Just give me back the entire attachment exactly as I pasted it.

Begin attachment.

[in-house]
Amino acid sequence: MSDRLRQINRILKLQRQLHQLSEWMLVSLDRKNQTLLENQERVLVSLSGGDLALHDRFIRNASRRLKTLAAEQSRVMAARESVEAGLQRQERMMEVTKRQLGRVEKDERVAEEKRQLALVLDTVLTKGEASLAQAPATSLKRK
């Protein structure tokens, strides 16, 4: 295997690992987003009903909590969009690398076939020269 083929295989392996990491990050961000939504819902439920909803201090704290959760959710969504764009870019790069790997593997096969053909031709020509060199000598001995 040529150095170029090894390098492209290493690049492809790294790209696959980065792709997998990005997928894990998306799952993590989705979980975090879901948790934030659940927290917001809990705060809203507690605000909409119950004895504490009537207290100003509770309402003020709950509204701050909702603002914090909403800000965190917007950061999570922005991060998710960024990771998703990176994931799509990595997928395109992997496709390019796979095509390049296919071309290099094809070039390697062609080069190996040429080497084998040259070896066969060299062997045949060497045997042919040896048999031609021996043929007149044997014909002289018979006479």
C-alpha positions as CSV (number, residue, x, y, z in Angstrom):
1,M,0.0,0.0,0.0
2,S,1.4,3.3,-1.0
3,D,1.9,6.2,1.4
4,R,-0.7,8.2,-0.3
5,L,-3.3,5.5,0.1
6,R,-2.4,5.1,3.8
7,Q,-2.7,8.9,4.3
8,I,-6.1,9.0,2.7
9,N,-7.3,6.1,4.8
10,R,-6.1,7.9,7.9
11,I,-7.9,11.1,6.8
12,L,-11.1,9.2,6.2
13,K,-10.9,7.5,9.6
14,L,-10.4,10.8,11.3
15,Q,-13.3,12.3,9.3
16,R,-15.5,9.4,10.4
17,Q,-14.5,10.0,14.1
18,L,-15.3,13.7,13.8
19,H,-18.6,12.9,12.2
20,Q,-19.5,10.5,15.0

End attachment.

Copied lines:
[in-house]
Amino acid sequence: MSDRLRQINRILKLQRQLHQLSEWMLVSLDRKNQTLLENQERVLVSLSGGDLALHDRFIRNASRRLKTLAAEQSRVMAARESVEAGLQRQERMMEVTKRQLGRVEKDERVAEEKRQLALVLDTVLTKGEASLAQAPATSLKRK
């Protein structure tokens, strides 16, 4: 295997690992987003009903909590969009690398076939020269 083929295989392996990491990050961000939504819902439920909803201090704290959760959710969504764009870019790069790997593997096969053909031709020509060199000598001995 040529150095170029090894390098492209290493690049492809790294790209696959980065792709997998990005997928894990998306799952993590989705979980975090879901948790934030659940927290917001809990705060809203507690605000909409119950004895504490009537207290100003509770309402003020709950509204701050909702603002914090909403800000965190917007950061999570922005991060998710960024990771998703990176994931799509990595997928395109992997496709390019796979095509390049296919071309290099094809070039390697062609080069190996040429080497084998040259070896066969060299062997045949060497045997042919040896048999031609021996043929007149044997014909002289018979006479």
C-alpha positions as CSV (number, residue, x, y, z in Angstrom):
1,M,0.0,0.0,0.0
2,S,1.4,3.3,-1.0
3,D,1.9,6.2,1.4
4,R,-0.7,8.2,-0.3
5,L,-3.3,5.5,0.1
6,R,-2.4,5.1,3.8
7,Q,-2.7,8.9,4.3
8,I,-6.1,9.0,2.7
9,N,-7.3,6.1,4.8
10,R,-6.1,7.9,7.9
11,I,-7.9,11.1,6.8
12,L,-11.1,9.2,6.2
13,K,-10.9,7.5,9.6
14,L,-10.4,10.8,11.3
15,Q,-13.3,12.3,9.3
16,R,-15.5,9.4,10.4
17,Q,-14.5,10.0,14.1
18,L,-15.3,13.7,13.8
19,H,-18.6,12.9,12.2
20,Q,-19.5,10.5,15.0